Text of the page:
Edward Crundall

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Edward Duncan Crundall
Born (1896-12-09)9 December 1896
Whitfield, Kent, England
Died 1980s
Allegiance United Kingdom
Service/branch Royal Navy
Royal Air Force
Years of service 1914–1919
1935–1954
Rank Wing Commander
Unit No. 8 Squadron RNAS
No. 210 Squadron RAF
Commands held No. 116 (Calibration) Squadron RAF
Battles/wars World War I
World War II
Awards Distinguished Flying Cross
Air Force Cross

Wing Commander Edward Duncan Crundall DFC, AFC (9 December 1896 – 1980s) was an officer of the British Royal Air Force, who served in World War I, becoming flying ace credited with seven aerial victories, and also in World War II.

Biography[edit]

Edward Duncan Crundall was born in Whitfield, Kent, England on 9 December 1896.[1] He was the son of Edward Crundall (1852-1942), a wealthy coal dealer of Kent, and Sarah Crundall, née Morley. Edward's grandfather, Henry Crundall (1821-1894), was an uncle of Sir William Henry Crundall (1847-1934), a mayor of Dover, Kent, and Chairman of the Dover Harbour Board. Edward Duncan's younger brother, Walter Frederick (1899-1982), also flew during World War 1. Edward Duncan Crundall died in 1981 in Brighton, E. Sussex.

World War I[edit]

Crundall joined the Royal Naval Air Service in 1914.[1] He was appointed a temporary flight sub-lieutenant on 20 July 1916.[2] On 5 September 1916 he was granted the Royal Aero Club Aviator's Certificate No. 3543 at Royal Naval Air Station Eastbourne,[1] and was posted to No. 8 Naval Squadron as a pilot. He would score his first aerial victories during Bloody April 1917 while flying a Sopwith Triplane. On 10 May 1917, he was wounded and shot down by Alois Heldmann.

Crundall was promoted to flight lieutenant on 31 December 1917,[3] and on 10 May 1918 he was appointed acting-captain.[4] He then switched squadrons and mounts for his last four wins in July and August 1918, flying a Sopwith Camel for 210 Squadron RAF.[5] He was confirmed in his rank in December 1918.[6]

Crundall relinquished his commission on 28 August 1919,[7] and on 10 October "in recognition of distinguished services rendered during the war", was awarded the Distinguished Flying Cross.[8]

List of aerial victories[1][9]
No. Date/time Aircraft Foe Result Location Notes
1 14 April 1917
@ 0905 hours
Sopwith Triplane
Serial Number N5464
Albatros reconnaissance plane Driven down out of control Henin-Liétard
2 14 April 1917
@ 0905 hours
Albatros reconnaissance plane Driven down out of control
3 18 August 1917
@ 1830 hours
Albatros D.V Driven down out of control Victory shared with Richard Burnard Munday & Charles Dawson Booker
4 30 July 1918
@ 1000 hours
Sopwith Camel
Serial Number B7860
Pfalz D.III Driven down out of control East of Dixmude
5 1 August 1918
@ 1925 hours
Fokker D.VII Driven down out of control North of Lille
6 9 August 1918
@ 0725 hours
Fokker D.VII Destroyed Zonnebeke
7 9 August 1918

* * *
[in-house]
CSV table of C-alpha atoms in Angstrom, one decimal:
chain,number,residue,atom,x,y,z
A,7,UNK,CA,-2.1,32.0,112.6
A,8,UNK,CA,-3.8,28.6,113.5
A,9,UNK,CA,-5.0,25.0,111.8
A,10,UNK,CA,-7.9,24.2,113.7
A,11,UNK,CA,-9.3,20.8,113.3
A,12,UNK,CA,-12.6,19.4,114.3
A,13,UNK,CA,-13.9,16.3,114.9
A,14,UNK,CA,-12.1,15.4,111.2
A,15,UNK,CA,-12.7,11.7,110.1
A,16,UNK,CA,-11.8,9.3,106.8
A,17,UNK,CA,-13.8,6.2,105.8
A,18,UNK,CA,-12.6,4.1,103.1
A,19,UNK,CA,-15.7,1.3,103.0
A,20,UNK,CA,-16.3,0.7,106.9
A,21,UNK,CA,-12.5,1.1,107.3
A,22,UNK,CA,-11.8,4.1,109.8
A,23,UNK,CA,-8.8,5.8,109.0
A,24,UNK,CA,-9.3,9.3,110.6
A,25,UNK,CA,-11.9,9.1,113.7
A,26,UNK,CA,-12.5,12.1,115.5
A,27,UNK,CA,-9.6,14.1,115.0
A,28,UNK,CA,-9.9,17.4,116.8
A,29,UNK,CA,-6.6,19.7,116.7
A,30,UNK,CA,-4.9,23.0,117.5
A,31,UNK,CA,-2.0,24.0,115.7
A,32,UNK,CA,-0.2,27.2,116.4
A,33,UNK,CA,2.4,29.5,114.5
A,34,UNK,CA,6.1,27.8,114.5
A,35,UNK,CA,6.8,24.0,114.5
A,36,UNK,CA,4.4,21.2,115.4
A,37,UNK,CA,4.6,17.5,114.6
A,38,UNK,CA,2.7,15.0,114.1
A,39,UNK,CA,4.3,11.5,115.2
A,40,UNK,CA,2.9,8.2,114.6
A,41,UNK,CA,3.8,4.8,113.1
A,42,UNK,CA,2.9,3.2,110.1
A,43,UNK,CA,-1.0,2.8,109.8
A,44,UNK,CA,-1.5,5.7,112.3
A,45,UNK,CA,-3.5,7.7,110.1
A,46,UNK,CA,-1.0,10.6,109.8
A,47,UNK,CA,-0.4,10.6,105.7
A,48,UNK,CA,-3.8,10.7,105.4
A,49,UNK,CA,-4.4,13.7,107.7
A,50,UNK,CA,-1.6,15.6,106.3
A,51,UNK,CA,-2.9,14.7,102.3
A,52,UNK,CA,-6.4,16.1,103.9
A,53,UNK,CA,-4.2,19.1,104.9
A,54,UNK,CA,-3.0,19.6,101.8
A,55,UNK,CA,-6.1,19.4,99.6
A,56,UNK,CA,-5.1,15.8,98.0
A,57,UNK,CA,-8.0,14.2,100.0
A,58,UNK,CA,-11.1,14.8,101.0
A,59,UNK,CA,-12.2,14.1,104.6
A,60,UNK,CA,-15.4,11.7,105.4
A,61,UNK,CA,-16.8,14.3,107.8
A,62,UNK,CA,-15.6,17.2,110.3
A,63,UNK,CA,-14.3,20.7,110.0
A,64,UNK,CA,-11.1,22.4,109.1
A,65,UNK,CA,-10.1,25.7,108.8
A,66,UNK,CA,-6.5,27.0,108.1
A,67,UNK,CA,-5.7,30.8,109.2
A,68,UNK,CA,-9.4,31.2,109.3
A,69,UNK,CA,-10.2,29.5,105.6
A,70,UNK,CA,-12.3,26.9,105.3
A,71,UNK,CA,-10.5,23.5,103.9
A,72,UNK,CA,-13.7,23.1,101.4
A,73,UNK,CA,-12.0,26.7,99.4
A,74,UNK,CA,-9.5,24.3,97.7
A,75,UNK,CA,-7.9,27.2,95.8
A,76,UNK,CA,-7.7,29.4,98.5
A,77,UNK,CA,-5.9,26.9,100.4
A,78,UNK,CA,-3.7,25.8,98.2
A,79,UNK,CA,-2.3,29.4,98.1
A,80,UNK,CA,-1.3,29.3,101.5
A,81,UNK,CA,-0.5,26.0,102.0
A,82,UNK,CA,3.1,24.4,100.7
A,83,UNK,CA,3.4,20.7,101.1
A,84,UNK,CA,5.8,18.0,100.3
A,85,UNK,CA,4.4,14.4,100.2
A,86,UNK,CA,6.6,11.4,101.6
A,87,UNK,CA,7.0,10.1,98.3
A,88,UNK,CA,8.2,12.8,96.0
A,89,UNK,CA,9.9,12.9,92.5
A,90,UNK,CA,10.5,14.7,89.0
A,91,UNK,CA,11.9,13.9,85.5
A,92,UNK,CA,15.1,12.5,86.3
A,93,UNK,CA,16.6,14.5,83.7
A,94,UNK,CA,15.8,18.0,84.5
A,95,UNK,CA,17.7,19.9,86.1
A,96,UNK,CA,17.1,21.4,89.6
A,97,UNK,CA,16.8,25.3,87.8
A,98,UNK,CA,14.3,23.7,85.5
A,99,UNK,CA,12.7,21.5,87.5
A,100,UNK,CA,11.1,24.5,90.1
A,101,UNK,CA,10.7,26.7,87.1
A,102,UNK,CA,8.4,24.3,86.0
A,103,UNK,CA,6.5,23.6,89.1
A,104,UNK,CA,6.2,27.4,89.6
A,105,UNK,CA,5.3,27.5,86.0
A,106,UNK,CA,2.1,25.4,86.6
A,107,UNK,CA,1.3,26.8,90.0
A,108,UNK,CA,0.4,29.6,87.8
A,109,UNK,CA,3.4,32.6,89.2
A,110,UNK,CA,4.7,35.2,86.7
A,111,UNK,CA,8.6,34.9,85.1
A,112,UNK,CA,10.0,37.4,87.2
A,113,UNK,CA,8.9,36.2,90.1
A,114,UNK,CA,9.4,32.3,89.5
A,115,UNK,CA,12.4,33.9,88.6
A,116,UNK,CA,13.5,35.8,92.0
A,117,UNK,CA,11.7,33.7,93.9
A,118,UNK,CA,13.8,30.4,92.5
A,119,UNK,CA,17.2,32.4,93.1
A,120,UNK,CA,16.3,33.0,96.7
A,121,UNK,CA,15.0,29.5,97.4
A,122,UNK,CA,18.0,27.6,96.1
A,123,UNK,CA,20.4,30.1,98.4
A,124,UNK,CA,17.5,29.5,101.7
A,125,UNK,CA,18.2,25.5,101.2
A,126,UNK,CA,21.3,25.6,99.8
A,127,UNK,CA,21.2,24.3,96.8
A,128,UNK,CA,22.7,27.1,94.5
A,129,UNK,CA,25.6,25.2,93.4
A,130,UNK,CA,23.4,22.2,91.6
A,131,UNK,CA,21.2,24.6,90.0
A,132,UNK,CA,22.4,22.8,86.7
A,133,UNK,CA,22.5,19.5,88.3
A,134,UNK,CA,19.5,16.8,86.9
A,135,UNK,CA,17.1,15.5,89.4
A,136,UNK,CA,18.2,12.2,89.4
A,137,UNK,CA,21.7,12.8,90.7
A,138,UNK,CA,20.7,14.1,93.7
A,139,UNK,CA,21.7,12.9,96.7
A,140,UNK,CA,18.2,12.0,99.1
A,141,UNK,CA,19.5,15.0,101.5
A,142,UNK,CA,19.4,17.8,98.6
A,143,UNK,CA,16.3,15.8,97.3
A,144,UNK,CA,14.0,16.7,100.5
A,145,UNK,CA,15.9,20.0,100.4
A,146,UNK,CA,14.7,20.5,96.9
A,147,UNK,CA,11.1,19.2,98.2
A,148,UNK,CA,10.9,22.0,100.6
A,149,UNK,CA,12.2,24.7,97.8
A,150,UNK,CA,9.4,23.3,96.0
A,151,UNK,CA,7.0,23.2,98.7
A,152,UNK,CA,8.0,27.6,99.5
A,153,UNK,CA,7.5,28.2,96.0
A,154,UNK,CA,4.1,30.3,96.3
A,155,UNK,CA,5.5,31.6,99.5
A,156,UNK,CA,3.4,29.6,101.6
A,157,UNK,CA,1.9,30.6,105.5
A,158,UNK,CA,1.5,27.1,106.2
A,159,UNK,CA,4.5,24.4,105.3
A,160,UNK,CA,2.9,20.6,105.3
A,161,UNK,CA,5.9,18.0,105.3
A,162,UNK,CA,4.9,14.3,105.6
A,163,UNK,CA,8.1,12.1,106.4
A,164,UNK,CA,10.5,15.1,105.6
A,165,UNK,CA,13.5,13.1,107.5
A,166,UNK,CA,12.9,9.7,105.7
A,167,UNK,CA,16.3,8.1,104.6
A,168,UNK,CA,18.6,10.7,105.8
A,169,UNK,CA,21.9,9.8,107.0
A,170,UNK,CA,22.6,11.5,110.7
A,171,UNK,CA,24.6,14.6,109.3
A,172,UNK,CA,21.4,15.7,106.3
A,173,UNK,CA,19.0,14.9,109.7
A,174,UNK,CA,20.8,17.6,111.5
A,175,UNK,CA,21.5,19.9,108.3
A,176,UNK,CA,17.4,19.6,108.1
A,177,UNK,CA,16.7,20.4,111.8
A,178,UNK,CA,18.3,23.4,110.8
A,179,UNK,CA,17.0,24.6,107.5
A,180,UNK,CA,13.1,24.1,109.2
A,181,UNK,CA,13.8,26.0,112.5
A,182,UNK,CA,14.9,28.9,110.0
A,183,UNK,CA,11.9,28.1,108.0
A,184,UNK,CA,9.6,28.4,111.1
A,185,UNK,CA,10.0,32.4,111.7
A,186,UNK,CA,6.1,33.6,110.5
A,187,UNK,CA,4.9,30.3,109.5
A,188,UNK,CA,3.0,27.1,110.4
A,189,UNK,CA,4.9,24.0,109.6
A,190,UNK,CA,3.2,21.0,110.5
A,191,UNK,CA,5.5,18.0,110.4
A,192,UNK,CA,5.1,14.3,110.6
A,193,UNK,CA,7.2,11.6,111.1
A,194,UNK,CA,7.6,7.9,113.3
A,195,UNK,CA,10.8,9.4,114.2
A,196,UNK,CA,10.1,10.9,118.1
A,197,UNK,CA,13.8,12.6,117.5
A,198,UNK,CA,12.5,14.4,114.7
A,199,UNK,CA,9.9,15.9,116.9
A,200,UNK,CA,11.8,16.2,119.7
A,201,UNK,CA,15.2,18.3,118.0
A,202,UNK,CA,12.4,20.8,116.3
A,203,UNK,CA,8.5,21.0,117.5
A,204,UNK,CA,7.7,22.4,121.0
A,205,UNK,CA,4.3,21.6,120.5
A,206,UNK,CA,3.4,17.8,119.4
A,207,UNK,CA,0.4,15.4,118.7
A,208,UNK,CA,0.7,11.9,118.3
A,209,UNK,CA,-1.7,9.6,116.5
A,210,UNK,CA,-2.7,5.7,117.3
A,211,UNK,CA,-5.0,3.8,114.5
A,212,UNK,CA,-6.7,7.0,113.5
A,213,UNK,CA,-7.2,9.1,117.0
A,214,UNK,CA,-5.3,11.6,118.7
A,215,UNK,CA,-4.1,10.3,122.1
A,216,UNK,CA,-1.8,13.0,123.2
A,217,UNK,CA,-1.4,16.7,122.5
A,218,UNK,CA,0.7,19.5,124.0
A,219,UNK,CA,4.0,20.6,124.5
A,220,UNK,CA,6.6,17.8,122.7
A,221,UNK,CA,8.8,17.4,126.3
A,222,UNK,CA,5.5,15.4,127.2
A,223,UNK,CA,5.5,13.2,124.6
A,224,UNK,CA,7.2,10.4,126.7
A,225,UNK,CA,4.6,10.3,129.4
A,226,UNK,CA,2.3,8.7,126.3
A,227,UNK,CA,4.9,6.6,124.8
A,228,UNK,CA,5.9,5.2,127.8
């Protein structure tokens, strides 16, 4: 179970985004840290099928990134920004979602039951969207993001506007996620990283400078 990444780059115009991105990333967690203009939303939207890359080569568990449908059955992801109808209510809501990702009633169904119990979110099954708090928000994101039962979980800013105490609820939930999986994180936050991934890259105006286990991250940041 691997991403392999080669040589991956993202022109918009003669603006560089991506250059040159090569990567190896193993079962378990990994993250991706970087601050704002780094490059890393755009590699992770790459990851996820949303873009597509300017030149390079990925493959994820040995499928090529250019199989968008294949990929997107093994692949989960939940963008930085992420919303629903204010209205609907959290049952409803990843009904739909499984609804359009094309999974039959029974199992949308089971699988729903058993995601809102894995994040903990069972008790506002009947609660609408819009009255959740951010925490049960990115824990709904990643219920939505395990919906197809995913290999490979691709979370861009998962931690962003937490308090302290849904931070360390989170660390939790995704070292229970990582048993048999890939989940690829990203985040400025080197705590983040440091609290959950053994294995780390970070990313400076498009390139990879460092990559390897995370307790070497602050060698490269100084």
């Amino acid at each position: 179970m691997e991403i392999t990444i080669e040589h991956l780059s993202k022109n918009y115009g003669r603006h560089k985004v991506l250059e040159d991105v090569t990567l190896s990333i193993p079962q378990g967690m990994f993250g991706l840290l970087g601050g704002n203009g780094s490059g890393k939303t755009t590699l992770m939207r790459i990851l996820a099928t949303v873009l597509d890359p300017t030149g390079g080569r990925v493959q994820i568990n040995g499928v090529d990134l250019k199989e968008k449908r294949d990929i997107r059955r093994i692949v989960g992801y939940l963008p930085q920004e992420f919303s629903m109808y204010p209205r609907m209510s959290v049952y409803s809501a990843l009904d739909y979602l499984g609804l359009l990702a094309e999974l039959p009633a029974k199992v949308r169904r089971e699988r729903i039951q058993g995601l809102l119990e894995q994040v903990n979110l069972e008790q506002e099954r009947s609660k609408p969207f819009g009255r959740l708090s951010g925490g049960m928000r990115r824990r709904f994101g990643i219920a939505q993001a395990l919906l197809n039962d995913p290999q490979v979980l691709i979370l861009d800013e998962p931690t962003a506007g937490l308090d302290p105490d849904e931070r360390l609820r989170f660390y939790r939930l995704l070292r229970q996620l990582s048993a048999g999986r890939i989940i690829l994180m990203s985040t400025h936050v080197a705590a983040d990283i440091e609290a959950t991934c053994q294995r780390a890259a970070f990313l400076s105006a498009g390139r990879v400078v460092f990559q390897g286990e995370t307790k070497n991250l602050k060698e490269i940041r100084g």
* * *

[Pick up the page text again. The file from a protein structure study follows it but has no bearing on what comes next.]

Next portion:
@ 0730 hours
Fokker D.VII Destroyed Southeast of Staden

Post World War I[edit]

Crundall continued working in aviation, and on 16 July 1935 was commissioned as a flying officer (class C) in the Reserve of Air Force Officers (RAFO).[10] He flew civil flights and air charter work until 1937.

World War II[edit]

In 1939 Crundall returned to active service, while remaining a Reserve Officer. He was promoted to flight lieutenant on 3 September 1940,[11] to temporary squadron leader on 1 March 1942,[12] and to war substantive squadron leader on 15 August 1942.[13] He commanded No. 116 (Calibration) Squadron until 1945,[5] and on 1 January 1945 was awarded the Air Force Cross for his efforts, by which time he was an acting-wing commander.[14]

Post World War II[edit]

After World War II, Crundall began charter airlines to French Equatorial Africa and South Africa.[15] He remained a member of the Reserve of Air Force Officers, until finally relinquishing his commission on 10 February 1954, retaining the rank of wing commander.[16] By the end of his flying career, he had accumulated over 8,500 flying hours in his pilot's log.[15] His autobiography, entitled Fighter Pilot on the Western Front, was published in 1975.[9]

References[edit]

Notes
  1. ^ a b c d "Edward Crundall". The Aerodrome. 2014. Retrieved 4 November 2014. 
  2. ^ "No. 29947". The London Gazette. 16 February 1917. pp. 1649–1650. 
  3. ^ "No. 30451". The London Gazette (Supplement). 28 December 1917. p. 89. 
  4. ^ "No. 30741". The London Gazette. 11 June 1918. p. 6936. 
  5. ^ a b Shores et.al. (1997), p.126.
  6. ^ "No. 31091". The London Gazette. 31 December 1918. p. 15292. 
  7. ^ "No. 31581". The London Gazette. 3 October 1919. p. 12142. 
  8. ^ "No. 13513". The Edinburgh Gazette. 14 October 1919. p. 3410. 
  9. ^ a b Shores et.al. (1997), p.127.
  10. ^ "No. 34191". The London Gazette. 20 August 1935. p. 5344. 
  11. ^ "No. 34976". The London Gazette. 22 October 1940. p. 6142. 
  12. ^ "No. 35503". The London Gazette. 27 March 1942. p. 1390. 
  13. ^ "No. 35773". The London Gazette (Supplement). 3 November 1942. p. 4810. 
  14. ^ "No. 36866". The London Gazette (Supplement). 29 December 1944. p. 58. 
  15. ^ a b Shores et.al. (1997), p.126-7.
  16. ^ "No. 40210". The London Gazette (Supplement). 18 June 1954. p. 3678. 
Bibliography
  • Shores, Christopher F.; Franks, Norman & Guest, Russell (1990). Above the Trenches: A Complete Record of the Fighter Aces and Units of the British Empire Air Forces 1915–1920. London, UK: Grub Street. ISBN 0-948817-19-4.